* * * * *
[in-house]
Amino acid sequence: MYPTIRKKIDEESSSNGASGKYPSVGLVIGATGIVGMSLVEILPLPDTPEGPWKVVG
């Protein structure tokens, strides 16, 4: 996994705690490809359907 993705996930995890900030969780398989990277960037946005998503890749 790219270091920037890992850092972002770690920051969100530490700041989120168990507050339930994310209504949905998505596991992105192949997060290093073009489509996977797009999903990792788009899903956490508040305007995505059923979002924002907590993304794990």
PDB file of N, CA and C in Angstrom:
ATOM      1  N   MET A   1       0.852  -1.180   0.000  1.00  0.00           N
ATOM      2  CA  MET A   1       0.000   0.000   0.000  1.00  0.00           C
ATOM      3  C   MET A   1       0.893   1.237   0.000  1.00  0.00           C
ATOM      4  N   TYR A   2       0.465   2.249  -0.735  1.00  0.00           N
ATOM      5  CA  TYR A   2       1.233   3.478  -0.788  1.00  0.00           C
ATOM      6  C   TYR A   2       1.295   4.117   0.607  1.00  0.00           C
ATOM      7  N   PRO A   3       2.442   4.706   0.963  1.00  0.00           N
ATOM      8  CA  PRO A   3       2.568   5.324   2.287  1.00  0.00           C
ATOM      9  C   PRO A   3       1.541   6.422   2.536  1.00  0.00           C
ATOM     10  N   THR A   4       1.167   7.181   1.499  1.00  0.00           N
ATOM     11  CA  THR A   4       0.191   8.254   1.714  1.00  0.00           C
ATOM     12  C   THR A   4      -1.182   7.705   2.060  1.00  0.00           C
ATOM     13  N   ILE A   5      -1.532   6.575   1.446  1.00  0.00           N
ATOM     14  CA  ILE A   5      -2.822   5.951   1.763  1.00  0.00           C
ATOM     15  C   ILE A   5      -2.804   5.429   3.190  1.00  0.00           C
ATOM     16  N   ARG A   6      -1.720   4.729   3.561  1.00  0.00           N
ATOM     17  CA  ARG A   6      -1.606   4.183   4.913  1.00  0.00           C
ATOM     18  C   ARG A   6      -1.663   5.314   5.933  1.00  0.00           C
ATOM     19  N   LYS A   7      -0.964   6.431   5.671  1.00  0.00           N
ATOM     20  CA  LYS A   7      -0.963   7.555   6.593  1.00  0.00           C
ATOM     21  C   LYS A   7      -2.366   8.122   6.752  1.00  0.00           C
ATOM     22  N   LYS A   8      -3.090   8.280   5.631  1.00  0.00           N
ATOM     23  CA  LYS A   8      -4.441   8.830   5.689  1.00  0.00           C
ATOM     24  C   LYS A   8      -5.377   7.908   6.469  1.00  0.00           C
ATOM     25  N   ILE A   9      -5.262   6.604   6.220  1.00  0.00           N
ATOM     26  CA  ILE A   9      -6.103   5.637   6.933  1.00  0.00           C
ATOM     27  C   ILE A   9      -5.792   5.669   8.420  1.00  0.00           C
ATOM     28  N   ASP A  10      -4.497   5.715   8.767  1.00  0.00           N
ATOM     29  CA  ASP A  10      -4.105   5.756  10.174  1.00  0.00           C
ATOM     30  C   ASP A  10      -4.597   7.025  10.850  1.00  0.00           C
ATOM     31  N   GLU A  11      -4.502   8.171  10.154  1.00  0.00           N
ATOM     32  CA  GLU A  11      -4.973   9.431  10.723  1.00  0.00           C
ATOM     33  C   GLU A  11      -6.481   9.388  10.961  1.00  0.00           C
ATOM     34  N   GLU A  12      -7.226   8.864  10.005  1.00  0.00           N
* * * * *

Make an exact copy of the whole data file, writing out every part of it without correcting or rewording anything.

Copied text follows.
[in-house]
Amino acid sequence: MYPTIRKKIDEESSSNGASGKYPSVGLVIGATGIVGMSLVEILPLPDTPEGPWKVVG
């Protein structure tokens, strides 16, 4: 996994705690490809359907 993705996930995890900030969780398989990277960037946005998503890749 790219270091920037890992850092972002770690920051969100530490700041989120168990507050339930994310209504949905998505596991992105192949997060290093073009489509996977797009999903990792788009899903956490508040305007995505059923979002924002907590993304794990």
PDB file of N, CA and C in Angstrom:
ATOM      1  N   MET A   1       0.852  -1.180   0.000  1.00  0.00           N
ATOM      2  CA  MET A   1       0.000   0.000   0.000  1.00  0.00           C
ATOM      3  C   MET A   1       0.893   1.237   0.000  1.00  0.00           C
ATOM      4  N   TYR A   2       0.465   2.249  -0.735  1.00  0.00           N
ATOM      5  CA  TYR A   2       1.233   3.478  -0.788  1.00  0.00           C
ATOM      6  C   TYR A   2       1.295   4.117   0.607  1.00  0.00           C
ATOM      7  N   PRO A   3       2.442   4.706   0.963  1.00  0.00           N
ATOM      8  CA  PRO A   3       2.568   5.324   2.287  1.00  0.00           C
ATOM      9  C   PRO A   3       1.541   6.422   2.536  1.00  0.00           C
ATOM     10  N   THR A   4       1.167   7.181   1.499  1.00  0.00           N
ATOM     11  CA  THR A   4       0.191   8.254   1.714  1.00  0.00           C
ATOM     12  C   THR A   4      -1.182   7.705   2.060  1.00  0.00           C
ATOM     13  N   ILE A   5      -1.532   6.575   1.446  1.00  0.00           N
ATOM     14  CA  ILE A   5      -2.822   5.951   1.763  1.00  0.00           C
ATOM     15  C   ILE A   5      -2.804   5.429   3.190  1.00  0.00           C
ATOM     16  N   ARG A   6      -1.720   4.729   3.561  1.00  0.00           N
ATOM     17  CA  ARG A   6      -1.606   4.183   4.913  1.00  0.00           C
ATOM     18  C   ARG A   6      -1.663   5.314   5.933  1.00  0.00           C
ATOM     19  N   LYS A   7      -0.964   6.431   5.671  1.00  0.00           N
ATOM     20  CA  LYS A   7      -0.963   7.555   6.593  1.00  0.00           C
ATOM     21  C   LYS A   7      -2.366   8.122   6.752  1.00  0.00           C
ATOM     22  N   LYS A   8      -3.090   8.280   5.631  1.00  0.00           N
ATOM     23  CA  LYS A   8      -4.441   8.830   5.689  1.00  0.00           C
ATOM     24  C   LYS A   8      -5.377   7.908   6.469  1.00  0.00           C
ATOM     25  N   ILE A   9      -5.262   6.604   6.220  1.00  0.00           N
ATOM     26  CA  ILE A   9      -6.103   5.637   6.933  1.00  0.00           C
ATOM     27  C   ILE A   9      -5.792   5.669   8.420  1.00  0.00           C
ATOM     28  N   ASP A  10      -4.497   5.715   8.767  1.00  0.00           N
ATOM     29  CA  ASP A  10      -4.105   5.756  10.174  1.00  0.00           C
ATOM     30  C   ASP A  10      -4.597   7.025  10.850  1.00  0.00           C
ATOM     31  N   GLU A  11      -4.502   8.171  10.154  1.00  0.00           N
ATOM     32  CA  GLU A  11      -4.973   9.431  10.723  1.00  0.00           C
ATOM     33  C   GLU A  11      -6.481   9.388  10.961  1.00  0.00           C
ATOM     34  N   GLU A  12      -7.226   8.864  10.005  1.00  0.00           N